My wife, LeAnne, and I first met in college–more specifically in the basement of a church. Neither of us knew how that lowly beginning would lead us to the incredible highs we’ve experienced.
We started married life like most do–student loans, little to no income, driving clunkers, and renting. It took us nearly seven years to get debt free, earning above average incomes, and having a broader impact in the community.
So what made the difference for us along the way? How did we get where we are? What critical mistakes did we avoid along the way? Spoiler alert, we made plenty of the mistakes.
Here’s what I’ve observed looking back over the past 15 years. These are the things in which I would have encouraged my younger self:
1. KEEP EXPENSES LOW EARLY AND FOR AS LONG AS YOU CAN
Not spending money is hard. We want an easier, better standard of living, and money is the shortest route to convenience and quality. As hard as it is to cut your spending, it’s doubly difficult to earn more income.
Income is the hose filling the bucket. Expenses are the holes at the bottom where the water runs out. If you can’t get a handle on your expenses, you’ll just be on the hamster wheel trying to earn more, until you eventually wear down and burn out. You’ll be exhausted along the way, and you’ll miss so much life trying to keep up. When you limit your spending to absolute necessities, you buy yourself some freedom.
For us, we had friend early on who referred us to Dave Ramsey’s book Total Money Makeover. It was a game changer. It helped us get our spending in check and plan for the future.
Whether you get on the Ramsey train, or use another similar resource like Clason’s The Richest Man in Babylon, learning and practicing basic financial best-practices will set you apart and help you build towards a better, more flexible future.
2. MEET PEOPLE, BUILD RELATIONSHIPS, AND CREATE A PERSONAL NETWORK
That guy in your group project, that account rep you talked to, so-and-so’s mom that works at that company; all of these people will very likely have a role in your career. They may end up being client, a coworker who could refer you to an open position in their company, or your future boss. Your best bet is to consider them all as valuable and important to your journey.
If you slack on the project, act rude on the phone call, or develop a bad reputation as a human, you may be burning a very important bridge for your career later on.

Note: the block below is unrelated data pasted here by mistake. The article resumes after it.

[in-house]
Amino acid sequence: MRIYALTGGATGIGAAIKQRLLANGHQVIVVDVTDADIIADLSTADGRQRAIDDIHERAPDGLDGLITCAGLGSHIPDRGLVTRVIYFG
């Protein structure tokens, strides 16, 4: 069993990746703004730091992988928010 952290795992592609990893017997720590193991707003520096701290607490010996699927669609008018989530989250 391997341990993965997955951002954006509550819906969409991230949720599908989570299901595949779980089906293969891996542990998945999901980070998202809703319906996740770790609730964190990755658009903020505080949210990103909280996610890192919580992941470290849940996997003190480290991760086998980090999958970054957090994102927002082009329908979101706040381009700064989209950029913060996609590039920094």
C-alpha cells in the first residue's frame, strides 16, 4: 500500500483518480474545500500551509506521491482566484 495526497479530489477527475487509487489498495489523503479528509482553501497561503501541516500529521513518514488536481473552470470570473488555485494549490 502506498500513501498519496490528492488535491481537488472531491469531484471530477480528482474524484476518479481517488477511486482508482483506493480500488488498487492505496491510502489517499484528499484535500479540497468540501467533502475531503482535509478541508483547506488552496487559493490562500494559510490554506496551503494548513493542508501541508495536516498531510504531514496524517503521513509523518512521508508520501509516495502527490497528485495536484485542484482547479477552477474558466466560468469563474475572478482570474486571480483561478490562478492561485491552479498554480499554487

Most hiring managers start by exploring their immediate networks: who they know, who their people know, and so-on. In fact you’re statistically much more likely to land a job through a relationship as opposed to a blind application. HBR reports that 48% of candidates are found through employee referrals.
If you want to set yourself up well for success, meet the people you’re around; get to know them and let them know you. Get contact details and send an occasional message asking a question, encouraging the person, or setting up a time to grab coffee or lunch. Investing time and energy in relationships will pay big dividends.
If you’re really in the dark about how to grow in this area, consider starting with some of the all-time greats like Carnegie’s How to Win Friends and Influence People or Covey’s 7 Habits of Highly Effective People.
3. LEARN SKILLS THAT HAVE A HIGH MARKET VALUE
“Underwater basket weaving.” “Philosophy and Star Trek.” These are two actual courses you could take in college. What’s the market value someone would pay you for that expertise? Nothing. At least for most of us. Call me when you’ve built up that luxury, hand-crafted basket product line or cashed in on your philosophy lecture series.
Find out what the current economy values, or better yet what tomorrow’s economy is predicted to value, and learn that skill set.
I started my career as an audio engineer running sound for live events. Once I discovered that working in smokey clubs until 3am wasn’t the life I wanted, I went back to the drawing board. I pursued a personal calling of mine to one day plant a church, so I earned a degree in Christian Ministry. If you’re not familiar, most churches are planted by bi-vocational pastors who work a normal job while serving the church to get it off the ground.
Through a friend of mine, I got plugged into the world of computers and began teaching myself I.T. It turned out that working with computers pays pretty well, and I found myself climbing the ladder as I continued to learn more, receiving promotions, and earning higher salary. Eventually, I made it all the way to an executive position as the I.T. Director of a local credit union.
I took risks and wasn’t afraid of learning a new skill set–one that was more highly valued in the marketplace. Going back to my point above, all my opportunities along the way came through personal relationships I had built along the way–every single one.
WHAT ABOUT YOU?
What tips would you offer others to help their career?
Is there any advice you wish you had heard earlier on?
Leave me comment below.